One of the really neat things about working in the software development industry is that we have the ability to be as engaged with other people as much as we want or not.

That is, we have the ability to chat with people via Twitter, IRC, or Skype, and we have the ability to learn and educate other people through blogs, screencasts, meet-ups, and so on.

But all of this comes at a cost: We can get near instant feedback while in the process of giving a talk or after people have viewed a course that we spent hours preparing and editing.

Case in point, I recently received some feedback that said something along the following:

You speak in lightening speed with copy/paste codes.

Perhaps I do talk fast (though I deliberately try not to do so), and I certainly do not use “copy/paste codes.” But anyway. I digress.

Years ago, this would have been something that would have seriously bummed me out. I mean, here I am pouring my energy into trying to help other people learn something and it wasn’t well-received.

But now, years later, that’s not the case.

You Are Subpar (Except Not Really)

This isn’t to say that I don’t care what people say – because I do – but how I receive it is very different. Rather than trying to be defensive or sticking up for something that I’ve said or done that ended up either not helping someone or misguided someone, I opt to take it as a point of critique to rectify.

Debbie Downer

That is, regardless of how the person presents you with the feedback, you can opt to take it as you want. Though it’s not always easy, I opt to take it as:

Here are the things that you did poorly and that you could improve on in your next talk/presentation/post/whatever.

I mention this because I know from talking with other people – or simply just watching places like Twitter – that I am not the only one that can be on the receiving end of this. We all end up getting it at some point in another.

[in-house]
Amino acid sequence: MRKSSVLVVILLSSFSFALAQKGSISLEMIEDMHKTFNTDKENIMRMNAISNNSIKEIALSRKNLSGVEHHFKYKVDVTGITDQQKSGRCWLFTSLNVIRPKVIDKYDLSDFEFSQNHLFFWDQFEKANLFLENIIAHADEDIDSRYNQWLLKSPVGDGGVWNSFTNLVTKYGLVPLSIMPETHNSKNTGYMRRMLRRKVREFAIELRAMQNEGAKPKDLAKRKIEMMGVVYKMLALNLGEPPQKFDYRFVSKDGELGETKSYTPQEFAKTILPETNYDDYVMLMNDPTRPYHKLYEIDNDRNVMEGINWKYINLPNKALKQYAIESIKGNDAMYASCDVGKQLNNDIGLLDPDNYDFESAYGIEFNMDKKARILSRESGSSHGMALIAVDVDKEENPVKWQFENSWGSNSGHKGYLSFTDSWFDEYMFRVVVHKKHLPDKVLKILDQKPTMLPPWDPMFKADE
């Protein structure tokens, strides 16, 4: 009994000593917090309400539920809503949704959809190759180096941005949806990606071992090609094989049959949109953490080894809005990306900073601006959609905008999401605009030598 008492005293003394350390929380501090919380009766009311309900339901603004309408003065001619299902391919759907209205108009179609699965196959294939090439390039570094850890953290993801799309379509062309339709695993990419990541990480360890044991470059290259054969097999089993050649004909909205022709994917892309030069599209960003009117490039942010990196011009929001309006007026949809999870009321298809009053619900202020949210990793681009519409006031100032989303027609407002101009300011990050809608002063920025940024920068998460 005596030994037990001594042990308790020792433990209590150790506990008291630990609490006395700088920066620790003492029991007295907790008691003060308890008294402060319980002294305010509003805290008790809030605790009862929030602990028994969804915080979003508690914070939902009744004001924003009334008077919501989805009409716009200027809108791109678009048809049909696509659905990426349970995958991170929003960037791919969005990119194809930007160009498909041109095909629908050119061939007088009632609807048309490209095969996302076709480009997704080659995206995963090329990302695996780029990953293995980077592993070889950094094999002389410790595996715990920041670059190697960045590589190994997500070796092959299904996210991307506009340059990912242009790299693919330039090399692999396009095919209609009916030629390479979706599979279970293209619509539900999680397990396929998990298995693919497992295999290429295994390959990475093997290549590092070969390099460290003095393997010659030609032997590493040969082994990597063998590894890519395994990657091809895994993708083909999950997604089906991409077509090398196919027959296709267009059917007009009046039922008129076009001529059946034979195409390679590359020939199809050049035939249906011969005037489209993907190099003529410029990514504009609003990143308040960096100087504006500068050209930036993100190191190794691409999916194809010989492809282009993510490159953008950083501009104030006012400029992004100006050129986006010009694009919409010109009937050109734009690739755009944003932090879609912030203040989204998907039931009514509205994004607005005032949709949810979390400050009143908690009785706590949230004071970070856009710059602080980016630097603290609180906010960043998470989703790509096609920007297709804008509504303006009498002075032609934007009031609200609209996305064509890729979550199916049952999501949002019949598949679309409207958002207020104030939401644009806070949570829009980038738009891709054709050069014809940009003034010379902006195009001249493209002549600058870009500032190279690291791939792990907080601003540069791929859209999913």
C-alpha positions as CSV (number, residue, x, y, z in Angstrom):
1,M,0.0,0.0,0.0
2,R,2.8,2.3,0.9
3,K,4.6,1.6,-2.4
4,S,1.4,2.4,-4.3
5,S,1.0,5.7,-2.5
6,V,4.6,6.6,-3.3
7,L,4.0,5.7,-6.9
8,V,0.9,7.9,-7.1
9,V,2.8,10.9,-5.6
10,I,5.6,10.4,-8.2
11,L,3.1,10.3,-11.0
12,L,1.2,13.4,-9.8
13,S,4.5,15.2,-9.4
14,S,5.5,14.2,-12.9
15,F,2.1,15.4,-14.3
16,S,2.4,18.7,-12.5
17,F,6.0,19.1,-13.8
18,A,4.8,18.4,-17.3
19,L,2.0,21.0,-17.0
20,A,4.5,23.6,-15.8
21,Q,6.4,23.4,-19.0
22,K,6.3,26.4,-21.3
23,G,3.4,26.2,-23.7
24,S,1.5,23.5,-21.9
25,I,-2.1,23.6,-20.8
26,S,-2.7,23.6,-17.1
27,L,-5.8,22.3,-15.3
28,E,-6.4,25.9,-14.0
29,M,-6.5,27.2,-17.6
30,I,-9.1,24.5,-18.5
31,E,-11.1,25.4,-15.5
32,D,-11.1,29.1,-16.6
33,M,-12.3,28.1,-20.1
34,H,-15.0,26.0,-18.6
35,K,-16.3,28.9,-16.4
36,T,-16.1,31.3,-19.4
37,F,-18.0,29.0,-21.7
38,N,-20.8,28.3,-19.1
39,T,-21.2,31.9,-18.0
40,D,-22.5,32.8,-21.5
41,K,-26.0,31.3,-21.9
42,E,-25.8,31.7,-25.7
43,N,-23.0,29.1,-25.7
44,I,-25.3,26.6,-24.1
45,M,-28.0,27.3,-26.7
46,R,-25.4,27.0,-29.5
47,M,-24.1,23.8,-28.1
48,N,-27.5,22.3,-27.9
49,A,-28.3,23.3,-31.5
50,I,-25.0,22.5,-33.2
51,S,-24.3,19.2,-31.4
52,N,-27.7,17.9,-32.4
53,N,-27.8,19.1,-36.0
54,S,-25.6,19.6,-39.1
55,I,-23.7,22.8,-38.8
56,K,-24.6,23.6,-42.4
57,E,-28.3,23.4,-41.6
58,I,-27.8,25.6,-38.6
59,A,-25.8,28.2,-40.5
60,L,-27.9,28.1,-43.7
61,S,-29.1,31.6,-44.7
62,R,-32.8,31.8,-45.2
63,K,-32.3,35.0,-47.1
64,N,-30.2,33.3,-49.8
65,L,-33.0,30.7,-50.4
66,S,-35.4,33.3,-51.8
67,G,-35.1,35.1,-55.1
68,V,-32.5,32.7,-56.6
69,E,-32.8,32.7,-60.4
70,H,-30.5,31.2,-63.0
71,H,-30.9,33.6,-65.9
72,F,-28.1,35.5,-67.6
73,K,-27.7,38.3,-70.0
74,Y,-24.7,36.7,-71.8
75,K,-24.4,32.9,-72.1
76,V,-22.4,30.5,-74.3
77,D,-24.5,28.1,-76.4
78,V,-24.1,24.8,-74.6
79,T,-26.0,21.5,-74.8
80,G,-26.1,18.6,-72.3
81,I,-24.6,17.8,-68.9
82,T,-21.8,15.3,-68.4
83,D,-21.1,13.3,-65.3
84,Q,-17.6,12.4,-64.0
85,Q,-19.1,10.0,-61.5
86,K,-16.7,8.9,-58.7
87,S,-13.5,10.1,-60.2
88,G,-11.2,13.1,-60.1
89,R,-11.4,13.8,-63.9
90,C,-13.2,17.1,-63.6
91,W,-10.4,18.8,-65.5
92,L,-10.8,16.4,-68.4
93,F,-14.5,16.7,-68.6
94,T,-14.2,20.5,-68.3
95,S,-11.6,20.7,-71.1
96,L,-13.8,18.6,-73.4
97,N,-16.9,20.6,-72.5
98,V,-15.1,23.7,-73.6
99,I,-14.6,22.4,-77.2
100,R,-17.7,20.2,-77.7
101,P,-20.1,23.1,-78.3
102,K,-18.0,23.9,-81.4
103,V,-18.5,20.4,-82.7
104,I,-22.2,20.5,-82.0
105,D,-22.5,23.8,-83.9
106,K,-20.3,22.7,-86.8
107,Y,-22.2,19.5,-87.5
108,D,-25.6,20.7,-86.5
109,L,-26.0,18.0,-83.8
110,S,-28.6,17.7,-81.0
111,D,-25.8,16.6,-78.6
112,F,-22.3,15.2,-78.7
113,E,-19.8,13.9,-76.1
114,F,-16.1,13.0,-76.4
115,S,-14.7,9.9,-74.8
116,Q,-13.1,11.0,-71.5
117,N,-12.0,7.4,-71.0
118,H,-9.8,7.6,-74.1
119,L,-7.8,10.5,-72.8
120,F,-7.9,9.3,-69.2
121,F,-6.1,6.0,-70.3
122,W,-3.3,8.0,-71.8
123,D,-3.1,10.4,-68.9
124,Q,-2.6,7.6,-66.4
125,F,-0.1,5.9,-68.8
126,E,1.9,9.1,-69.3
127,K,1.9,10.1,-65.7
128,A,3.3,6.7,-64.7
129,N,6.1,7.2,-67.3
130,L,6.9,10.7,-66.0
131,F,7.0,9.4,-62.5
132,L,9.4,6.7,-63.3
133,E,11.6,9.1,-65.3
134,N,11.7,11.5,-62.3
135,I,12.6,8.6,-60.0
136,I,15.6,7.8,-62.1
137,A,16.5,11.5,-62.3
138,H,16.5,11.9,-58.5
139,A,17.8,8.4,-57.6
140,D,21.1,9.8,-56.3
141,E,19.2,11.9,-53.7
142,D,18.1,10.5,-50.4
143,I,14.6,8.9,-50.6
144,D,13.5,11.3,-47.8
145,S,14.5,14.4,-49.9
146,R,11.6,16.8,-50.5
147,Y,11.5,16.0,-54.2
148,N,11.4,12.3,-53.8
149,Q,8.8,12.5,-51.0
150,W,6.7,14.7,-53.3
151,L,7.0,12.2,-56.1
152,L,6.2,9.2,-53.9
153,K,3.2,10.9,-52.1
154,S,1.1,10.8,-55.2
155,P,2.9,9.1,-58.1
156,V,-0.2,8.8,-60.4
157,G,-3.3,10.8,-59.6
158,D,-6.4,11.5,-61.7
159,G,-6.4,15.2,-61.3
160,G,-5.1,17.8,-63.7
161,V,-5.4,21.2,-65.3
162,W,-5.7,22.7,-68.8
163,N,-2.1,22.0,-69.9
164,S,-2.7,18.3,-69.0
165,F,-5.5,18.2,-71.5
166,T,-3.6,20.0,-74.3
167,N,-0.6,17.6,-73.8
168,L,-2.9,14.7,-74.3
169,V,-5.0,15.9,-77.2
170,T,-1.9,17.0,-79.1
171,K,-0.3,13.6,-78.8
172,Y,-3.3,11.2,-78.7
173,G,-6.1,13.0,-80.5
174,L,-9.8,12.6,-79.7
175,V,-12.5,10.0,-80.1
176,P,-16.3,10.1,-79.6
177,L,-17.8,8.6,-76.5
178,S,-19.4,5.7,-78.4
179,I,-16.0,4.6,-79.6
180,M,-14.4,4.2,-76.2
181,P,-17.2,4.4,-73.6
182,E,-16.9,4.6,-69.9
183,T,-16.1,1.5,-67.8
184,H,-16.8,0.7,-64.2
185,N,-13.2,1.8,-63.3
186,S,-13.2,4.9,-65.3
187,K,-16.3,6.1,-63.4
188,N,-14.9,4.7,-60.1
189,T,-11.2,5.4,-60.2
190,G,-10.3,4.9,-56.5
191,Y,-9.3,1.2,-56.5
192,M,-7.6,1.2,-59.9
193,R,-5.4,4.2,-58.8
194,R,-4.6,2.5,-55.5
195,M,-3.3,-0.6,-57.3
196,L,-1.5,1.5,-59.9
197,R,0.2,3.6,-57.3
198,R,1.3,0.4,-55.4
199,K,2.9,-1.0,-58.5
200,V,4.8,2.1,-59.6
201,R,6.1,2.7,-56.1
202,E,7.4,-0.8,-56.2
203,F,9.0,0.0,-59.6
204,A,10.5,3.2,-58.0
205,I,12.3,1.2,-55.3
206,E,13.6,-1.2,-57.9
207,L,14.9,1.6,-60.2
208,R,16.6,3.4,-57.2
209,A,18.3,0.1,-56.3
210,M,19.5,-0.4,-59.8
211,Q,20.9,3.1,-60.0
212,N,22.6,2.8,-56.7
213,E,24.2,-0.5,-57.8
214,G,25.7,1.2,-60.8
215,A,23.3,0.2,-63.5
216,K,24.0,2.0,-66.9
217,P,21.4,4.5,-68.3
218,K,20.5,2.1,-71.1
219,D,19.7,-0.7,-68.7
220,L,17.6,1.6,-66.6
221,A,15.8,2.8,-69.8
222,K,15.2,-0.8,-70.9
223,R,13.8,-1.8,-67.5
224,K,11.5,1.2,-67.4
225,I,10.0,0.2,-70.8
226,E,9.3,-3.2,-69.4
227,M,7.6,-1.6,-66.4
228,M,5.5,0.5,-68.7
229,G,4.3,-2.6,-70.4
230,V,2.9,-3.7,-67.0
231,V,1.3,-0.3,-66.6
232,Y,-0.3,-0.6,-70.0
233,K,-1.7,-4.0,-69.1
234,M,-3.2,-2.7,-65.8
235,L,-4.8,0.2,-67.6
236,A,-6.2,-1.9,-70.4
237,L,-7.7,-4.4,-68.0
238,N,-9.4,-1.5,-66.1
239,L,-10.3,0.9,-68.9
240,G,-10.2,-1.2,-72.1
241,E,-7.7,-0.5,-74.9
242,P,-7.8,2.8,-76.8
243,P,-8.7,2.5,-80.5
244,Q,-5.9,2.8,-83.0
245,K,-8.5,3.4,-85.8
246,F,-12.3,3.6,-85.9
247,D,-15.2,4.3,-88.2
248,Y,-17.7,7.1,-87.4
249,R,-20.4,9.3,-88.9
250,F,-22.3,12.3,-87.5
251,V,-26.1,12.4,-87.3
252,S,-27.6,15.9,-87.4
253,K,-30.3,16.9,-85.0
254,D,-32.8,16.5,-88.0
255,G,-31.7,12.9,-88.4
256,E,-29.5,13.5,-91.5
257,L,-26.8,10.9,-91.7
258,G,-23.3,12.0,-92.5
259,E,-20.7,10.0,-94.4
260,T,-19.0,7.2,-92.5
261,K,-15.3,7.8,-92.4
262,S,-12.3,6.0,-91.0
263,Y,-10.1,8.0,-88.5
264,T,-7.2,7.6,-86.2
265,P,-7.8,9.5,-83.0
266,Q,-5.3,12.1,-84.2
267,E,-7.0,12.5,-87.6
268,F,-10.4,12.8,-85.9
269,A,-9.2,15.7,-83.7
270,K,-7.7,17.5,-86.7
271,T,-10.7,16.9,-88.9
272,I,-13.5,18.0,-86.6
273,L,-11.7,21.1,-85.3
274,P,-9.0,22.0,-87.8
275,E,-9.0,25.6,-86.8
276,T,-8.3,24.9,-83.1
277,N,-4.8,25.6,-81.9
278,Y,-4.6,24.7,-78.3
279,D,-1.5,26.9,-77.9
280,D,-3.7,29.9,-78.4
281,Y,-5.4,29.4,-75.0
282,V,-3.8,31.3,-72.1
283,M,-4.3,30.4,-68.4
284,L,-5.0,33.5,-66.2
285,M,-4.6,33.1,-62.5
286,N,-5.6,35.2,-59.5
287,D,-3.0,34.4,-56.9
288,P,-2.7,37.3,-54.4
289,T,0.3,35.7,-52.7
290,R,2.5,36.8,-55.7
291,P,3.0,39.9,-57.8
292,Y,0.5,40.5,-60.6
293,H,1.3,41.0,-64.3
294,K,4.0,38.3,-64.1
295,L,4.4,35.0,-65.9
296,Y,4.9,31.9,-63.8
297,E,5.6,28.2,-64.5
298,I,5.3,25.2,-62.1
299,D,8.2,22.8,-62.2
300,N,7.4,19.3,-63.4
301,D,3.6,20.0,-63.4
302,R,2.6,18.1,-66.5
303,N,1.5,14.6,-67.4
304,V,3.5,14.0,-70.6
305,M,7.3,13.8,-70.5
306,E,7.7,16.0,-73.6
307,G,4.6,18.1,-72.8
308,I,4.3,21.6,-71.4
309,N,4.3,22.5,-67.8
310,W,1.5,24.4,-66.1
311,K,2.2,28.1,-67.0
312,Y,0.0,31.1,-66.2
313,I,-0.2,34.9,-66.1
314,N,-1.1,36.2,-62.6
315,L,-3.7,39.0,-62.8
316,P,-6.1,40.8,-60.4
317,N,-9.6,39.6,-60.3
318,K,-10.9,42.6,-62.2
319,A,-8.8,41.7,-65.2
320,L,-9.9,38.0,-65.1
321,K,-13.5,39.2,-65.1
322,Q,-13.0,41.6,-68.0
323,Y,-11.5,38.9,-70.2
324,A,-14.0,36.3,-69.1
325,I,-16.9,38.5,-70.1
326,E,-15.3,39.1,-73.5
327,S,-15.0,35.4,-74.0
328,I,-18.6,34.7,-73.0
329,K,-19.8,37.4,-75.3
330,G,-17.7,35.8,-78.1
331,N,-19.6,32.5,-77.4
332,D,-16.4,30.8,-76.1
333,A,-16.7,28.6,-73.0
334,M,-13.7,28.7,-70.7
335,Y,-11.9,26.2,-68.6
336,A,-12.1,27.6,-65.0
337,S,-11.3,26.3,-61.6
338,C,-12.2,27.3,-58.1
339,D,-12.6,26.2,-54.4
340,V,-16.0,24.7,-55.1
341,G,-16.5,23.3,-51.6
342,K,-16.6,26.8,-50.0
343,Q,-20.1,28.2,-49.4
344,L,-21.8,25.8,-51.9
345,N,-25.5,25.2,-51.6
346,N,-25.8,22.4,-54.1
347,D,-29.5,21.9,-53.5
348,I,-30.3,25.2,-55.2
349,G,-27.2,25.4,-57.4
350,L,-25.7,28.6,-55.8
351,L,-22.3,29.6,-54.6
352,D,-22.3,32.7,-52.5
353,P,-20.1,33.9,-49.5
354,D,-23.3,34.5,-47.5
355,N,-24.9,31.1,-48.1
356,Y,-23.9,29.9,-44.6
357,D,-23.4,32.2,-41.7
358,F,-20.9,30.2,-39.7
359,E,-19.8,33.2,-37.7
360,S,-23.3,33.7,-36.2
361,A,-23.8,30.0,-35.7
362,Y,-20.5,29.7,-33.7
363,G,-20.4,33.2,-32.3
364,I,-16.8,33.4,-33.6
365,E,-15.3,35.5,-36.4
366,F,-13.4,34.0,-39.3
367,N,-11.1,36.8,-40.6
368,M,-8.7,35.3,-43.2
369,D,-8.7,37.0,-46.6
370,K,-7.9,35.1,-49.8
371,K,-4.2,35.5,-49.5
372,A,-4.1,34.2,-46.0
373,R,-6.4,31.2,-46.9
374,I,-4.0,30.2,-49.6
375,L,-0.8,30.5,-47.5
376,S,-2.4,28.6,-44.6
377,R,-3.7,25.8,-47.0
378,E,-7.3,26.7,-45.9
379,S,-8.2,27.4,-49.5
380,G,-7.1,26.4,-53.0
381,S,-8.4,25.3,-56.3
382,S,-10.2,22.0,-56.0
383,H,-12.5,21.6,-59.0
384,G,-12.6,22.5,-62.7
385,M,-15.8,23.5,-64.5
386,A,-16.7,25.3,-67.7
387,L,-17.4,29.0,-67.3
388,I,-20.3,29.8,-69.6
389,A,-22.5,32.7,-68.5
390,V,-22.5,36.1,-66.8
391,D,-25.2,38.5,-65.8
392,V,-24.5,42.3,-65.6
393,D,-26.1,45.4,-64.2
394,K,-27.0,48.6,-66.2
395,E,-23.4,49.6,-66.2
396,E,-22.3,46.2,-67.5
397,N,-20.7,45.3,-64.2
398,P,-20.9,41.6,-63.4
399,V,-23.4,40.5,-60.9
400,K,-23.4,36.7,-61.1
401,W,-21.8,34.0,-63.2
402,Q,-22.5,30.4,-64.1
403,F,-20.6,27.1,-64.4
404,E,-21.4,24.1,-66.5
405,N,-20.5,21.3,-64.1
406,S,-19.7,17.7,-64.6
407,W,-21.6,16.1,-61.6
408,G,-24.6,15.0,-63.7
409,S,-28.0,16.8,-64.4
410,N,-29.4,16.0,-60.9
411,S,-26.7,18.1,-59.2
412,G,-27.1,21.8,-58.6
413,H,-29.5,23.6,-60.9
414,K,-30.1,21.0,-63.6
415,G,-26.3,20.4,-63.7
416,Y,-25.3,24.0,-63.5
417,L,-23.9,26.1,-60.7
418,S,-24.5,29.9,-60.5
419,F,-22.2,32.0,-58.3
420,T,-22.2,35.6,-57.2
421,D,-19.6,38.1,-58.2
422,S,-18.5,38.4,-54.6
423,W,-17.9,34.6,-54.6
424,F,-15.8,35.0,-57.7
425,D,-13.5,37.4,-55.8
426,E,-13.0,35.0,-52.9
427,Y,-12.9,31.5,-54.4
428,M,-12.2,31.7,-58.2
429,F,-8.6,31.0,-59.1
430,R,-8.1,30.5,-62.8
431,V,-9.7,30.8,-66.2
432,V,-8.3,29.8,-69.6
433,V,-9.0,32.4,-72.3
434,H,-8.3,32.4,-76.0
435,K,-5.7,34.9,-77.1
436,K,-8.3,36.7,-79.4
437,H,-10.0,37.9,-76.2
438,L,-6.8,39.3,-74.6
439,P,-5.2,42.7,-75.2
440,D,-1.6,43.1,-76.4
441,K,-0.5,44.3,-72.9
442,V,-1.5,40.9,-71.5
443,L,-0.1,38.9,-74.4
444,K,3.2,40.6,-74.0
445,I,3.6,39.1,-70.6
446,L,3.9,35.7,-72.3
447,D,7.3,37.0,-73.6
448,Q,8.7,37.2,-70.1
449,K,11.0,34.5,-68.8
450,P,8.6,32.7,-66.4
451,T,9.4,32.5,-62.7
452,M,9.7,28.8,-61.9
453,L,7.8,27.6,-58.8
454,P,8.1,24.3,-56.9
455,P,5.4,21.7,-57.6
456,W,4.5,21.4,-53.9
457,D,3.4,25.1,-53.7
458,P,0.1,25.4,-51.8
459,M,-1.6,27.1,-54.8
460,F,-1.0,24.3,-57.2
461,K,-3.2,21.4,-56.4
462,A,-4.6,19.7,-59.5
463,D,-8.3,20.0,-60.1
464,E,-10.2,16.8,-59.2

On the flip-side, some of us even provide the critique, as well. Personally, I’m a fan of praising in public and offering critique in private via DM, emails, and so on. But, again, that’s just me. I’m not recommending that’s how anyone else should carry on about the way the conduct themselves online.

Things Won’t Change, But You Can

Ultimately, though, the development community should be great at discussing our likes, dislikes, similarities, and differences. All of that said, I’m a pessimist and I don’t really expect anything like that to change on a grand scale.

The more things change, the more they stay the same.

– Jean-Baptiste Alphonse Karr

Granted, individuals can change (and they do) and it’d be great to see more helpful dialog take place in the public arena around whatever-the-topic may be, but generally speaking it’s how things are going to be.

So with that said, I urge those of you who are new to all of this – that is, receiving criticism for some of the hard work that you’re proud of – to flip it around and to take it as a positive. Use it help it make you better at what you do next (whatever that may be).